Hackers Turn Ukrainian Infrastructure into 'Powder Keg'

Ukraine power cybersecurity hackers
An electricity generating plant in Kiev, Ukraine, November 27, 2015. Cybersecurity lapses have left critical Ukrainian infrastructure like a "powder keg", security researchers said. Valentyn Ogirenko/ Reuters

Hackers targeting Ukraine's power grid and other critical infrastructure have turned the country into a "powder keg", cybersecurity experts have said.

Several attacks have already taken place against regional power plants in Ukraine, resulting in several short-term blackouts in December 2015. It was the first recorded case of power outages being caused by cyber attacks and originated from a type of malware known as BlackEnergy.

It is not clear who was behind the attacks but a military spokesperson stated last week that they were originating from Russia. Another type of malware has since been discovered by investigators looking into the December cyber attacks, although researchers say it is impossible to know how many systems are currently at risk.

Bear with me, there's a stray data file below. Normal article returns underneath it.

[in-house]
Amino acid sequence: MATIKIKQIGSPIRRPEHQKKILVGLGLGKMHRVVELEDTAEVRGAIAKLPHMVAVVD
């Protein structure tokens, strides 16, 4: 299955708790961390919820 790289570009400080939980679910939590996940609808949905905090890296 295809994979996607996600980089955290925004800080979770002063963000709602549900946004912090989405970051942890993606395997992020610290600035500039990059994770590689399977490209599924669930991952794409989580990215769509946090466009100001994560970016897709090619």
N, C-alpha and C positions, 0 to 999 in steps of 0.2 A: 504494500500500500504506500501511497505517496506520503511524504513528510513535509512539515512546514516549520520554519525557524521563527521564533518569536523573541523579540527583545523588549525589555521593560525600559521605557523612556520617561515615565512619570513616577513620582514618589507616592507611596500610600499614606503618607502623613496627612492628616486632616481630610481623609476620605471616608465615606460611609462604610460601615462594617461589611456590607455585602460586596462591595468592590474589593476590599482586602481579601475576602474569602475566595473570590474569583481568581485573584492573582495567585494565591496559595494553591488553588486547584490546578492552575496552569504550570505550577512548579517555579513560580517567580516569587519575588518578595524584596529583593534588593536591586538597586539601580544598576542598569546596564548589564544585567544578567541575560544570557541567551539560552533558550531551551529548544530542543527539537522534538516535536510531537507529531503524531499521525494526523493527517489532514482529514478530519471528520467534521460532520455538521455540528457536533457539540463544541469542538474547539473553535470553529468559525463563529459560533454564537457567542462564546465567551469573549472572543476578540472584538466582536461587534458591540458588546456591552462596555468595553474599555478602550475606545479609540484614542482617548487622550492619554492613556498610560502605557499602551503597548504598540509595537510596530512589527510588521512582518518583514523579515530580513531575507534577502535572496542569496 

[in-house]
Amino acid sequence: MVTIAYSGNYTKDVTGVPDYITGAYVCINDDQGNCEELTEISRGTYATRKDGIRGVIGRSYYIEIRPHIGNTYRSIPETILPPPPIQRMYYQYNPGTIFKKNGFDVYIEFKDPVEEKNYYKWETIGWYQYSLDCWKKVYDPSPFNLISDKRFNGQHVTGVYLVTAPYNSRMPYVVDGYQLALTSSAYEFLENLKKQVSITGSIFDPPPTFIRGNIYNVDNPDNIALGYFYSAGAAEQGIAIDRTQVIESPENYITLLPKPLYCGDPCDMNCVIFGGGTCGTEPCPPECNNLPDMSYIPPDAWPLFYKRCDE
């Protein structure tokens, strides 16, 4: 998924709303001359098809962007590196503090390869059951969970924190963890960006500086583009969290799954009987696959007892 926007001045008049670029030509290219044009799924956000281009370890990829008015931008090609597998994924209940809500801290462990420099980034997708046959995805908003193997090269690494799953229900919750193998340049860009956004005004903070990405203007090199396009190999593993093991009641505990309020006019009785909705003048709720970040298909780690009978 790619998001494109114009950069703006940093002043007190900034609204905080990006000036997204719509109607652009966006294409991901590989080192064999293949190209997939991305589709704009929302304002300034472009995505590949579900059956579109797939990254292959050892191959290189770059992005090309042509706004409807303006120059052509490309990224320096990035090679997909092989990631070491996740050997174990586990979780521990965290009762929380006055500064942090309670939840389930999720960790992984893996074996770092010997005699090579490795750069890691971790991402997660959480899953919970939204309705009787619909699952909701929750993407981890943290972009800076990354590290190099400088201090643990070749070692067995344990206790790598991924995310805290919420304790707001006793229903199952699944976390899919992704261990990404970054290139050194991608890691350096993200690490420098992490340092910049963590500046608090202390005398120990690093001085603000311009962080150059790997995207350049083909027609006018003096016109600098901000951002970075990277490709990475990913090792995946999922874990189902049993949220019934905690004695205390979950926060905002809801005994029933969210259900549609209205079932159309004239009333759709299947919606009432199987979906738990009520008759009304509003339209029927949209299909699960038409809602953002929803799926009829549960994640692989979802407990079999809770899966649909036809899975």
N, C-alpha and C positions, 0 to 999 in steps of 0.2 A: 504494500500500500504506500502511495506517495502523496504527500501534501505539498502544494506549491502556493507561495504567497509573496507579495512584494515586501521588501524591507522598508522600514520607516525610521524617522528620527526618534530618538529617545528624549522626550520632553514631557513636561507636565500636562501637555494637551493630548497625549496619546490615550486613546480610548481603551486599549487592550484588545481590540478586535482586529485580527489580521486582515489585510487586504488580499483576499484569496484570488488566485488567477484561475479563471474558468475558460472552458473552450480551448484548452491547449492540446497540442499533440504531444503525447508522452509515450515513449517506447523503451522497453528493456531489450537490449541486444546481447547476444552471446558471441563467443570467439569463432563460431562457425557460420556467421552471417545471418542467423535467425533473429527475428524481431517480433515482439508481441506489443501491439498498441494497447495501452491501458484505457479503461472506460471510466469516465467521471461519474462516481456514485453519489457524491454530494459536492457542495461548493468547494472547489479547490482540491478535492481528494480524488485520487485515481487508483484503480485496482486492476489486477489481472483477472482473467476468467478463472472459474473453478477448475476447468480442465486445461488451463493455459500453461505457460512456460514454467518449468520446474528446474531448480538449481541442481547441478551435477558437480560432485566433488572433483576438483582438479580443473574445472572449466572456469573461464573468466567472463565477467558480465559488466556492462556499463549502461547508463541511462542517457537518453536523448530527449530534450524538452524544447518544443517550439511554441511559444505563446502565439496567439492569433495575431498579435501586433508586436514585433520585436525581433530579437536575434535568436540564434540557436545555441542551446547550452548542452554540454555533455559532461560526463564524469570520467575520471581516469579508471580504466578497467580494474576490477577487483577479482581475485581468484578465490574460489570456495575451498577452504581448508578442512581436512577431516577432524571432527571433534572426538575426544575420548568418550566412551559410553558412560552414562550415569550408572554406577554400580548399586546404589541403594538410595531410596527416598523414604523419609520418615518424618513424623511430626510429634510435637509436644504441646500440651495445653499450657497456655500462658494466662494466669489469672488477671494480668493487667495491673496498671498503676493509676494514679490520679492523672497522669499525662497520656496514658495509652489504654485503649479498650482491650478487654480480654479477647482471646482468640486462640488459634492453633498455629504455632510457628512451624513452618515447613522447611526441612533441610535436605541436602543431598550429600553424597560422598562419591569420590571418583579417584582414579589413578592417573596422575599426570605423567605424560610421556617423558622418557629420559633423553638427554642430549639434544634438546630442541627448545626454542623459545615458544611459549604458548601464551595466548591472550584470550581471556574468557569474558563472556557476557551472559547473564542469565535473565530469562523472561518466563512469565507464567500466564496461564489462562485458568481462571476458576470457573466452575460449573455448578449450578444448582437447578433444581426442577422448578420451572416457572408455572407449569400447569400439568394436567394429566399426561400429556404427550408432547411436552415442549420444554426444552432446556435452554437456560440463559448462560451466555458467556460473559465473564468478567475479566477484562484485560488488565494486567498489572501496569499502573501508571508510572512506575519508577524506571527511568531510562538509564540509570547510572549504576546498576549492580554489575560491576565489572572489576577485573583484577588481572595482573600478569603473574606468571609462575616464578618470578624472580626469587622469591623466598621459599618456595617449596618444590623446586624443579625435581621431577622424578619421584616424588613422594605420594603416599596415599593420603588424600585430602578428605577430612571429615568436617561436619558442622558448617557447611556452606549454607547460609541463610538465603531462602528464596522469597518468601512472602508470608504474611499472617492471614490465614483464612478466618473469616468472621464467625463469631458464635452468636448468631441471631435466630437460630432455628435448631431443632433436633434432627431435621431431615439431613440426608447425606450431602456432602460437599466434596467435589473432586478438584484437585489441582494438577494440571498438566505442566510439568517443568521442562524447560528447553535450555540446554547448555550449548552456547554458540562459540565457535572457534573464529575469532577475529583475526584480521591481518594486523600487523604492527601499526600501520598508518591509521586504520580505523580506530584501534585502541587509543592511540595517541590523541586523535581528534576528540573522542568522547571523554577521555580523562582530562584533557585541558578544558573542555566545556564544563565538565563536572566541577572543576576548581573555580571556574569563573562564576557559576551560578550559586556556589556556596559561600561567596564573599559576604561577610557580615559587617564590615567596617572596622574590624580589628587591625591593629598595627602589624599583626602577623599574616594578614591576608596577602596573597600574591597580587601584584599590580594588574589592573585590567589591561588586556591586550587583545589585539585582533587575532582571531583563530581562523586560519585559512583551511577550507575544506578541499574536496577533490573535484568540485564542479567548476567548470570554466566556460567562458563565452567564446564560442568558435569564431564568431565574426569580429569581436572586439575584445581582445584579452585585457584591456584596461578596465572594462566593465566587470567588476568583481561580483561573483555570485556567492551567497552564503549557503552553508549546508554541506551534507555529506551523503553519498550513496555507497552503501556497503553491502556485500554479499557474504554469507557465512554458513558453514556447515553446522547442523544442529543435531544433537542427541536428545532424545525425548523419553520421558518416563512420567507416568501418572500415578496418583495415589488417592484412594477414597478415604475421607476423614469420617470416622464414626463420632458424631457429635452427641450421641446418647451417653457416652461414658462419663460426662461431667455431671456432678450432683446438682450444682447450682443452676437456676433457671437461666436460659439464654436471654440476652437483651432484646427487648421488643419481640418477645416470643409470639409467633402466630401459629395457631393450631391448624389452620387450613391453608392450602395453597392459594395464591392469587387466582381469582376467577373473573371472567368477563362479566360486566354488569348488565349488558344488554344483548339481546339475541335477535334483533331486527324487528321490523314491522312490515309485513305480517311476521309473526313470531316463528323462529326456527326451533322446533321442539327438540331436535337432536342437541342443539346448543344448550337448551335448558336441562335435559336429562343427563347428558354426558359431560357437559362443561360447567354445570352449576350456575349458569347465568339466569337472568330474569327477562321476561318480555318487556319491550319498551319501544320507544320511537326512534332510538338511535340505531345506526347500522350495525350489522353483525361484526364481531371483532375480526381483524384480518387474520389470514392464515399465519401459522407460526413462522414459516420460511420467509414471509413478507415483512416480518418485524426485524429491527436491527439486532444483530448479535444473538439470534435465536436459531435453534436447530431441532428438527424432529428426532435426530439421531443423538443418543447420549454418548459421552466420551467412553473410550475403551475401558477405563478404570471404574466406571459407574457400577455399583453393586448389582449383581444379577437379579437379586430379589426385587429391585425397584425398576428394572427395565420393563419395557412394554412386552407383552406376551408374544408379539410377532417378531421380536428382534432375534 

"This is the scariest thing—we're living on a powder keg," Olech Sych, a consultant to government investigators, told Reuters. "We don't know where else has been compromised. We can protect everything, we can teach administrators never to open emails, but the system is already infected."

According to Sych, an "air gap" was breached when power plant workers ignored security protocols and connected critical computers to the Internet. This allowed hackers to gain access to the internal network.

"A possible objective was to bring down some branches [of the Ukrainian energy system] and create a 'domino effect' to collapse the entire system of Ukraine or a significant part," Sych said.

"We understand that this couldn't have happened without an insider. To carry out this kind of attack you need to know what kind of operating system and SCADA [supervisory control and data acquisition] are used and what software controls the industrial facility."

Oleksander Svetelyk, Ukraine's deputy energy minister, said on Tuesday that "a lot of errors" had been made by the companies involved and that cybersecurity experts would be meeting in Kiev this week to assist the investigation.